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Robert Khuzami, the Securities and Exchange Commission's enforcement division chief, testifies before a House oversight panel in December. The division's decision to file suit against Goldman Sachs will be a test of whether its revamped enforcement team can keep up with the complexities of modern finance.
Robert Khuzami, the Securities and Exchange Commission's enforcement division chief, testifies before a House oversight panel in December. The division's decision to file suit against Goldman Sachs will be a test of whether its revamped enforcement team can keep up with the complexities of modern finance. Chip Somodevilla/Getty Images
The Securities and Exchange Commission took on Goldman Sachs, charging it with civil fraud last week. The big bank denies wrongdoing and is fighting back.
This fight with Goldman is about more than just the money involved in that case — investors allegedly lost more than $1 billion. It's a test of whether the SEC can keep up with the complexities of modern finance. And many people are watching to see whether the SEC can really get tough on Wall Street.
Trying to understand the financial crisis left us with a new lexicon of terms hardly anyone can explain, including credit default swaps and synthetic collateralized debt obligations.
More generally, some people call them "exotic instruments" because they are complicated.
For the SEC, prosecuting potential fraud involving investments like these is — to put it simply — hard.
"They will only be able to pick off a handful of these, because of the time it takes and the money it takes," says Lynn Turner, former chief accountant for the SEC, whose work included forensic tracking of money. "Typically the SEC has been an agency of many attorneys who are not always well versed in the business transactions and operations of Wall Street."
Extensive Research Behind Investigations
Turner says it requires lots of financial knowledge even to know where to look for possible fraud. And once investigators identify something fishy, the process involves extensive depositions, downloading data from hard drives and going through millions of e-mails.
"It just takes incredible time, and incredible number of staff; it takes very highly qualified forensic and computer experts," Turner says. "That's very expensive, very time consuming.
And the SEC's opponents — in this case, Goldman Sachs — have tons of resources to match them.
The SEC suffered some big missteps with high-profile cases involving Bear Sterns and Bernard Madoff. And it's mindful of its challenges.
New Enforcement Teams
So now the SEC is boosting its policing of this new area because it's the agency's job to make sure investors have faith in the markets.
Earlier this year, the SEC created new teams within its enforcement bureau with expertise in some of these complex financial products. Robert Khuzami, the director of that bureau, declined an interview with NPR.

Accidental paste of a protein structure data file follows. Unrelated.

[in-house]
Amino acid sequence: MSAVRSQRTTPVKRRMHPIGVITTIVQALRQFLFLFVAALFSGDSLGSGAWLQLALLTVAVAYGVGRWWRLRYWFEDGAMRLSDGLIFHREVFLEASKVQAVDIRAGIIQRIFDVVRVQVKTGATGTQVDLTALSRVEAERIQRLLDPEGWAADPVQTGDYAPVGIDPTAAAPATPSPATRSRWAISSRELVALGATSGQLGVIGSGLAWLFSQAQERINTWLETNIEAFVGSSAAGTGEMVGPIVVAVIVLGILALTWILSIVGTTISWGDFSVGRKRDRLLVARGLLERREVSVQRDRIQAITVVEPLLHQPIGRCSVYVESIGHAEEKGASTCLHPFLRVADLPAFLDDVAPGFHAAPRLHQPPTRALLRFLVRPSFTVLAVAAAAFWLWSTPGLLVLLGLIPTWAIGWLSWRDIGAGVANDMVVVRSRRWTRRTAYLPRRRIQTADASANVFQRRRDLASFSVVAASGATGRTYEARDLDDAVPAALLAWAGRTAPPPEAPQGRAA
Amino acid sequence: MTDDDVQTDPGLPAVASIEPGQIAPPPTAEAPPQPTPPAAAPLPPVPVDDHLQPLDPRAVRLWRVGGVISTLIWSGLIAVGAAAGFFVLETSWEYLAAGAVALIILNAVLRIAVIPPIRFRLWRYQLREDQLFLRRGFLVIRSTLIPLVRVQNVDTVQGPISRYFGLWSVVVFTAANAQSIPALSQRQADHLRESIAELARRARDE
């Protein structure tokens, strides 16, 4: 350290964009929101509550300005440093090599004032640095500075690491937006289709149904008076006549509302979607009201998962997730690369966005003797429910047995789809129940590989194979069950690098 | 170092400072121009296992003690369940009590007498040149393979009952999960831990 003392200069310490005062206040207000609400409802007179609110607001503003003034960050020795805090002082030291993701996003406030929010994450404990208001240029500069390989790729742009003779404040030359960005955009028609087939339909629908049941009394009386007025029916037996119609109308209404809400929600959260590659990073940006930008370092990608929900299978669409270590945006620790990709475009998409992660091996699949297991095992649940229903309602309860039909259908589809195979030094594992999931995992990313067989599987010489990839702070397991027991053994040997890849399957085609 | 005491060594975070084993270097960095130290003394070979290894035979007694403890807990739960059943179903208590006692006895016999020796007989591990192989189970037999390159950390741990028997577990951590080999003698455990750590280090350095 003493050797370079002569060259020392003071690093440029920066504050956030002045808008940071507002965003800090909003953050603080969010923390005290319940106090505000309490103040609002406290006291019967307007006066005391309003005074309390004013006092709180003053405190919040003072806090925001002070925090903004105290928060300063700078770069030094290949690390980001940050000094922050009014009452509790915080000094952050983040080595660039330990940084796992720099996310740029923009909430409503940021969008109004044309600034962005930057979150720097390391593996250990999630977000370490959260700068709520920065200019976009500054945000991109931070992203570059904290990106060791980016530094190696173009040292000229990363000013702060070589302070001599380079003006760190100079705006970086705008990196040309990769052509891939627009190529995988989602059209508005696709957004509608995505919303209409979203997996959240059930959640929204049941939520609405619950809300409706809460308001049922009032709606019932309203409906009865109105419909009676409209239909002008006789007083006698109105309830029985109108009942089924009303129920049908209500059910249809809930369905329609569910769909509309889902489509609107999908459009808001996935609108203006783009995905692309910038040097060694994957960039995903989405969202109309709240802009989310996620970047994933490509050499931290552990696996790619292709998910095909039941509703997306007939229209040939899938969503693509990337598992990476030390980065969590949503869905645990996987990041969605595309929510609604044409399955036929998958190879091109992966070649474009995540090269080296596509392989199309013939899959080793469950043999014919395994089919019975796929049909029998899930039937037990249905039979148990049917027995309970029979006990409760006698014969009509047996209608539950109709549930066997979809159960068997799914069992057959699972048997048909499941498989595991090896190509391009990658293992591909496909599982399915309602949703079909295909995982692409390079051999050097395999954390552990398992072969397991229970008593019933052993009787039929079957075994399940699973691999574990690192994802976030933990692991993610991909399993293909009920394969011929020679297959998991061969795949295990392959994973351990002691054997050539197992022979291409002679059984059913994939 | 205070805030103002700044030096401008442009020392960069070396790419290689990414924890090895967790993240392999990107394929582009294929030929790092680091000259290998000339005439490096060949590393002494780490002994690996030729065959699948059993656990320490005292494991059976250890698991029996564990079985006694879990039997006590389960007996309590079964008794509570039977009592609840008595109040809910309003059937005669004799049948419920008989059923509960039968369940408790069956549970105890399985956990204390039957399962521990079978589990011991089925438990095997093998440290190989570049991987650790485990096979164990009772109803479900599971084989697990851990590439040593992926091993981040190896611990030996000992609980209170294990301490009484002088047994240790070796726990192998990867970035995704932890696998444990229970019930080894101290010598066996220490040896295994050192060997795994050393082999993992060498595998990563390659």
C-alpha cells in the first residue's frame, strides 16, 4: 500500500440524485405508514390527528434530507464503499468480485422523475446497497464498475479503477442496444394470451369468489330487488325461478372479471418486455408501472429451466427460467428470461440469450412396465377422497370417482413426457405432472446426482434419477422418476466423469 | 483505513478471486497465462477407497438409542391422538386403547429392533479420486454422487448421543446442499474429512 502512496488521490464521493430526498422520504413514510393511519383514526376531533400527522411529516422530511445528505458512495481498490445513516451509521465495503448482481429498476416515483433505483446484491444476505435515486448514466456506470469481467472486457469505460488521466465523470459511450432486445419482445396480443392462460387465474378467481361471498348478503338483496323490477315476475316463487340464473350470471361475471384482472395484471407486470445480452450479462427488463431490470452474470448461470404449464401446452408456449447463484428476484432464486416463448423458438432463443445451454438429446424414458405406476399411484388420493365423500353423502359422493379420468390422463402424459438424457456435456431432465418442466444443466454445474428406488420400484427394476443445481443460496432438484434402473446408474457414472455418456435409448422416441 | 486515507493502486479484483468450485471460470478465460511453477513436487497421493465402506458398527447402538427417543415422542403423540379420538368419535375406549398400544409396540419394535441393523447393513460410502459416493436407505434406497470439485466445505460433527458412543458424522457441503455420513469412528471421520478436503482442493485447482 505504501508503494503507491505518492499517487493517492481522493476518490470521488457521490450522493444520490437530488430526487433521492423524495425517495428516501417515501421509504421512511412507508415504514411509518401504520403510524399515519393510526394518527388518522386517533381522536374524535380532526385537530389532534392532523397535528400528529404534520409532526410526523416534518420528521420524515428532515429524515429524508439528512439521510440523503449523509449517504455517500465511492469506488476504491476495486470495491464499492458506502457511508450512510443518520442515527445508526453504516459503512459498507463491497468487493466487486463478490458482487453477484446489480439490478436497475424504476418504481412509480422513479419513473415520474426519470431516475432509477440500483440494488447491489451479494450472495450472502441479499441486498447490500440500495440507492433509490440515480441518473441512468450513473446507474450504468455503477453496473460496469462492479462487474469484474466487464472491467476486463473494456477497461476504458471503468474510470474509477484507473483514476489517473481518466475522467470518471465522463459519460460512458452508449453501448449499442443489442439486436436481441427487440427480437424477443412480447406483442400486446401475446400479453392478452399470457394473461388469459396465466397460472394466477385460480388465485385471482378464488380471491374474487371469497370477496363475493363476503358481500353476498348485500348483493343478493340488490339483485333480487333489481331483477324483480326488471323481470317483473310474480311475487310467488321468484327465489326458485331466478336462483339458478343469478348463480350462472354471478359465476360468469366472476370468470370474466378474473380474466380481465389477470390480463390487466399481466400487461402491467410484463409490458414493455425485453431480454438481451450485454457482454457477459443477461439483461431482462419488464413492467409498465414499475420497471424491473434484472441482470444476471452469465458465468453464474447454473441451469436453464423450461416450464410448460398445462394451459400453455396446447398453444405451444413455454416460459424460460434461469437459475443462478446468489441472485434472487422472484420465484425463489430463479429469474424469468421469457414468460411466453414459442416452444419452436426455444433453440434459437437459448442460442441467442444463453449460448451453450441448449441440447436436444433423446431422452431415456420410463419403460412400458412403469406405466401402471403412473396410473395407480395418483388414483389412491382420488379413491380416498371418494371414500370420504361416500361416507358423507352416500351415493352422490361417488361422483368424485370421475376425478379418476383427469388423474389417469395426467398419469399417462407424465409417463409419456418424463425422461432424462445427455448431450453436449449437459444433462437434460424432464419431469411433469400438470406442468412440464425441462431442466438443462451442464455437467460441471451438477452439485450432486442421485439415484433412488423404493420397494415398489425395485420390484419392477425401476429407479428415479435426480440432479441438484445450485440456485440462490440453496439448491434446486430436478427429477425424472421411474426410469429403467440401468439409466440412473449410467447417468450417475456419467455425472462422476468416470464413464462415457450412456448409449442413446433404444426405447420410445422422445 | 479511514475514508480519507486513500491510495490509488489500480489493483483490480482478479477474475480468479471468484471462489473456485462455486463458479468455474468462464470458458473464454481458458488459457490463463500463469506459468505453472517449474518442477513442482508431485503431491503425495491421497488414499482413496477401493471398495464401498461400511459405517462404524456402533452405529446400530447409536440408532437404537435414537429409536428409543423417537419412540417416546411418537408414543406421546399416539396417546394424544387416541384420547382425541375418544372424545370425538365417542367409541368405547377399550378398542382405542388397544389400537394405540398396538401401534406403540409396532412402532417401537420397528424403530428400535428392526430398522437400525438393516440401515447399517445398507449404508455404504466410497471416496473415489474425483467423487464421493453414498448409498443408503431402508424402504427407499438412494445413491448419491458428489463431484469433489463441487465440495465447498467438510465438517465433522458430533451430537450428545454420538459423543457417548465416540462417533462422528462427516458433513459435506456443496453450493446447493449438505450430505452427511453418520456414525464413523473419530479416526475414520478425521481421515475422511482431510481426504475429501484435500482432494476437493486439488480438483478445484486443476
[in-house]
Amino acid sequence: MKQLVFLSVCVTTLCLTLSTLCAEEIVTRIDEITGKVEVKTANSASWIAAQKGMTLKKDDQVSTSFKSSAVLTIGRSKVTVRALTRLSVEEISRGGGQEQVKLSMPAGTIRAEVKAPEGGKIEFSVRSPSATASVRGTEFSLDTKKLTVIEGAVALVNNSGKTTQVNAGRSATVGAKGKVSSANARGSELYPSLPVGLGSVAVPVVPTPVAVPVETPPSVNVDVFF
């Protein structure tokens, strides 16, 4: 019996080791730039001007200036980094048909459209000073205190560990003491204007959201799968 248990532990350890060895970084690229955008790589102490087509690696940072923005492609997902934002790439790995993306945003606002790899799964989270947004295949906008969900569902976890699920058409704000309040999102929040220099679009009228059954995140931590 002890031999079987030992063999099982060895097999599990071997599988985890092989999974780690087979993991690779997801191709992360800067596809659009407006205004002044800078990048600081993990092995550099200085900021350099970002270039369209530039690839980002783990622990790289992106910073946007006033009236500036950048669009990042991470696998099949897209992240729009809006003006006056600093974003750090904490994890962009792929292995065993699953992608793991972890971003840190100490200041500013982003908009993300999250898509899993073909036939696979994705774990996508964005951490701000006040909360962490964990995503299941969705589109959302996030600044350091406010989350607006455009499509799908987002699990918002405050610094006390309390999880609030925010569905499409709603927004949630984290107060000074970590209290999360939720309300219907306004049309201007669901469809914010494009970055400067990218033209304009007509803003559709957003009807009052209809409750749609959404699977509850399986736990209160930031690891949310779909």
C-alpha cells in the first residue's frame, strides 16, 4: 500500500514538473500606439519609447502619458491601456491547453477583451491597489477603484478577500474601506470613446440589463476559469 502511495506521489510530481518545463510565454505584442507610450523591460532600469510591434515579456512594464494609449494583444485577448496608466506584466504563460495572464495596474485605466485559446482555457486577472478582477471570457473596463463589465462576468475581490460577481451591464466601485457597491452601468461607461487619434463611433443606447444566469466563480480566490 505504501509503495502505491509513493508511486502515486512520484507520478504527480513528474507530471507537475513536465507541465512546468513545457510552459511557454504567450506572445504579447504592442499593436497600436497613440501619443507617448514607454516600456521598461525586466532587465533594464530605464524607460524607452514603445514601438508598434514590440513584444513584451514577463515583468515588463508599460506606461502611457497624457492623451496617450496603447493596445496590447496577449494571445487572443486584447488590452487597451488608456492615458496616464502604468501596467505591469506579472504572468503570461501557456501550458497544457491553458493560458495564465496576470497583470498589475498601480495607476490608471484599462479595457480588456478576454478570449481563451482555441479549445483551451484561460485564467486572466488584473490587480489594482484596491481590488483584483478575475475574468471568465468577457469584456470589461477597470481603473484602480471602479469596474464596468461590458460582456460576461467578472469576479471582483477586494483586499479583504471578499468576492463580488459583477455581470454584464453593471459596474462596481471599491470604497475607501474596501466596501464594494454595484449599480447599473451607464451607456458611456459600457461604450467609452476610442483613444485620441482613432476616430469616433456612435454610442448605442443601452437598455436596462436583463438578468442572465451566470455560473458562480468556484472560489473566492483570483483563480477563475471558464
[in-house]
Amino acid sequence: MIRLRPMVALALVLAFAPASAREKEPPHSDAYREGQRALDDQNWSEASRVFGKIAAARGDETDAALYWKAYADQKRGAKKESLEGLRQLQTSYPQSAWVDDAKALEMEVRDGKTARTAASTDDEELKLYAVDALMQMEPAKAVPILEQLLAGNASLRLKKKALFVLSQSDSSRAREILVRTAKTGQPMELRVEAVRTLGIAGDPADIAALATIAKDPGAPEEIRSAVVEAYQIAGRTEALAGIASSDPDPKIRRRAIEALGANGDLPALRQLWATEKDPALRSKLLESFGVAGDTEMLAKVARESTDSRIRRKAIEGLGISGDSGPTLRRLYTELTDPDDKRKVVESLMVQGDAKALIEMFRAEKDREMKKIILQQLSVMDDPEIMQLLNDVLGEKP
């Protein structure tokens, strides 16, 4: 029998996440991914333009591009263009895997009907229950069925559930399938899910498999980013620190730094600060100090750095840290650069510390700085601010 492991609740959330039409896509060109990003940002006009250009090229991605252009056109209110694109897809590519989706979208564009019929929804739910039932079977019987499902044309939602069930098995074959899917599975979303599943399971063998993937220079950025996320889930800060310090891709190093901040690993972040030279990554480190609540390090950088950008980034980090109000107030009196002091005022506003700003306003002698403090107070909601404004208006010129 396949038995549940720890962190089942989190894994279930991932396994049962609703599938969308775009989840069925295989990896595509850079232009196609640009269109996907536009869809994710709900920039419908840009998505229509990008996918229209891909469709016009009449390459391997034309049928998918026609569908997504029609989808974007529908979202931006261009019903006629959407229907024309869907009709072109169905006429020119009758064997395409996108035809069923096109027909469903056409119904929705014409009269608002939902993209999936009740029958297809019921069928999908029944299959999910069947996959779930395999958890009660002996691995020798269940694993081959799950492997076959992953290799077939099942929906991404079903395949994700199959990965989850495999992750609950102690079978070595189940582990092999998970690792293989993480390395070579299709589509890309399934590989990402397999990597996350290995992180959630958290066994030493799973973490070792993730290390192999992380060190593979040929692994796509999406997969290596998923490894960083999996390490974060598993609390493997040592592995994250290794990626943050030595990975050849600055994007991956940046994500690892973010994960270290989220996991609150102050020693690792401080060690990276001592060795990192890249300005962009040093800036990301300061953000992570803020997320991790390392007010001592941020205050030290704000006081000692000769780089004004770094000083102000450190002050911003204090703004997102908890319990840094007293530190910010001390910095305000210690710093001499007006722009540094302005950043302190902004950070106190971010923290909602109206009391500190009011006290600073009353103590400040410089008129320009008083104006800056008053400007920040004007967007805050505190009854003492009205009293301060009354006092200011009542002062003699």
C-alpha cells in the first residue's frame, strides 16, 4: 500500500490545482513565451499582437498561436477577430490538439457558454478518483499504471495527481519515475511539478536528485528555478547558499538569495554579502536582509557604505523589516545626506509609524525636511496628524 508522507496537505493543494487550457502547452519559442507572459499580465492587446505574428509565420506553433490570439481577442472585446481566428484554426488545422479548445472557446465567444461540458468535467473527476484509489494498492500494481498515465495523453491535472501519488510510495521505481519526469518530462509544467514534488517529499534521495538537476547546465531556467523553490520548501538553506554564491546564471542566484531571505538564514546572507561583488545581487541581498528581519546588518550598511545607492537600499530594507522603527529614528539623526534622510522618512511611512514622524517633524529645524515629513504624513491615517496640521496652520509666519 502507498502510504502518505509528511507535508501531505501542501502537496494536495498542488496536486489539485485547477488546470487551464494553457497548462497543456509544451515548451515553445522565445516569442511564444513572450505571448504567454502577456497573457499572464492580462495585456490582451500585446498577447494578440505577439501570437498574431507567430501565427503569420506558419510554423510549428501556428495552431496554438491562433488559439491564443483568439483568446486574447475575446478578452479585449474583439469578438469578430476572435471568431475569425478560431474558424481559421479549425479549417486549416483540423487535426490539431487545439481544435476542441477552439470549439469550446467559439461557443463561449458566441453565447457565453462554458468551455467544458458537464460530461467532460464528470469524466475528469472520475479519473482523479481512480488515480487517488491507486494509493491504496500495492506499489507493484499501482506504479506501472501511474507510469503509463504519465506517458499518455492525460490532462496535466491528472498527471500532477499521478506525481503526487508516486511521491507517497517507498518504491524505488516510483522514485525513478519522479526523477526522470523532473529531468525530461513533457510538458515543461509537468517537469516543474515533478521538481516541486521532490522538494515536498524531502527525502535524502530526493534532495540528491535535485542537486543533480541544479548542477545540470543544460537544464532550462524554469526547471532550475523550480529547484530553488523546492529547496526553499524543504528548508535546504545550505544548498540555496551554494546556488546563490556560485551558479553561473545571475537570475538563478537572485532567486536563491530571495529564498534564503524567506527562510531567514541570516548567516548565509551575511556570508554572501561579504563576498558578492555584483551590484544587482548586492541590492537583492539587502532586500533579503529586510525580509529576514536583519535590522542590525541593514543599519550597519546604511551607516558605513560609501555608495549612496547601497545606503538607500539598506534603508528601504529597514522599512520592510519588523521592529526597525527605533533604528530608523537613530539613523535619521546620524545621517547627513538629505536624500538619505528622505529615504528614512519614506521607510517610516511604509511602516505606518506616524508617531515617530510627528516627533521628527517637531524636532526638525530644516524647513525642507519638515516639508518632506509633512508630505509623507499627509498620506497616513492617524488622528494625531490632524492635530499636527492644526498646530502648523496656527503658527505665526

But last month he spoke to the Society of American Business Editors and Writers and said that Wall Street firms sometimes use the complexity of products to conceal misconduct.
"So the only way to catch them is to be smart in the areas that they operate," Khuzami said.
But then there's the added challenge of winning the case if it goes to court. And there, experts say, the SEC faces more obstacles. First, it needs to explain how these investments work to a jury. And then prosecutors need to prove, definitively, that the defendant broke the law.
In the Goldman Sachs case, the SEC says the bank allowed one of its clients to structure the investment, even as that client was betting against it.
Goldman's actions may seem unethical, but that's not the legal issue here. It's whether Goldman should have disclosed a possible conflict of interest.
No Standard For Disclosure
Peter Henning, a professor and former attorney in the SEC enforcement division, says with these new products, there's no single standard for what is proper disclosure.
"Disclosure is not the same in every case," Henning says. "The buyers of this security were not mom and pop investors. These were not people off the street. These were large financial institutions with their own ability to research the underlying security and the risks involved."
Indeed, in a conference call Tuesday, Goldman Sachs said the investors understood the risks involved. Goldman's general counsel also said those investors knew that other investors would be betting against them — that's just the way the game works.
Henning says these newfangled financial products didn't even exist when he was at the SEC, and he admits he just barely understands them. So he doesn't envy the SEC's task of going after Goldman Sachs. He's also grateful he doesn't live in Manhattan, where the jury would be picked if the case goes to trial.
"I would not want to sit in the courtroom and listen to this testimony because it's going to put a lot of people to sleep," Henning says.
Goldman Sachs said Tuesday that the case appears to be heading to court. It has not, however, ruled out the possibility of a settlement.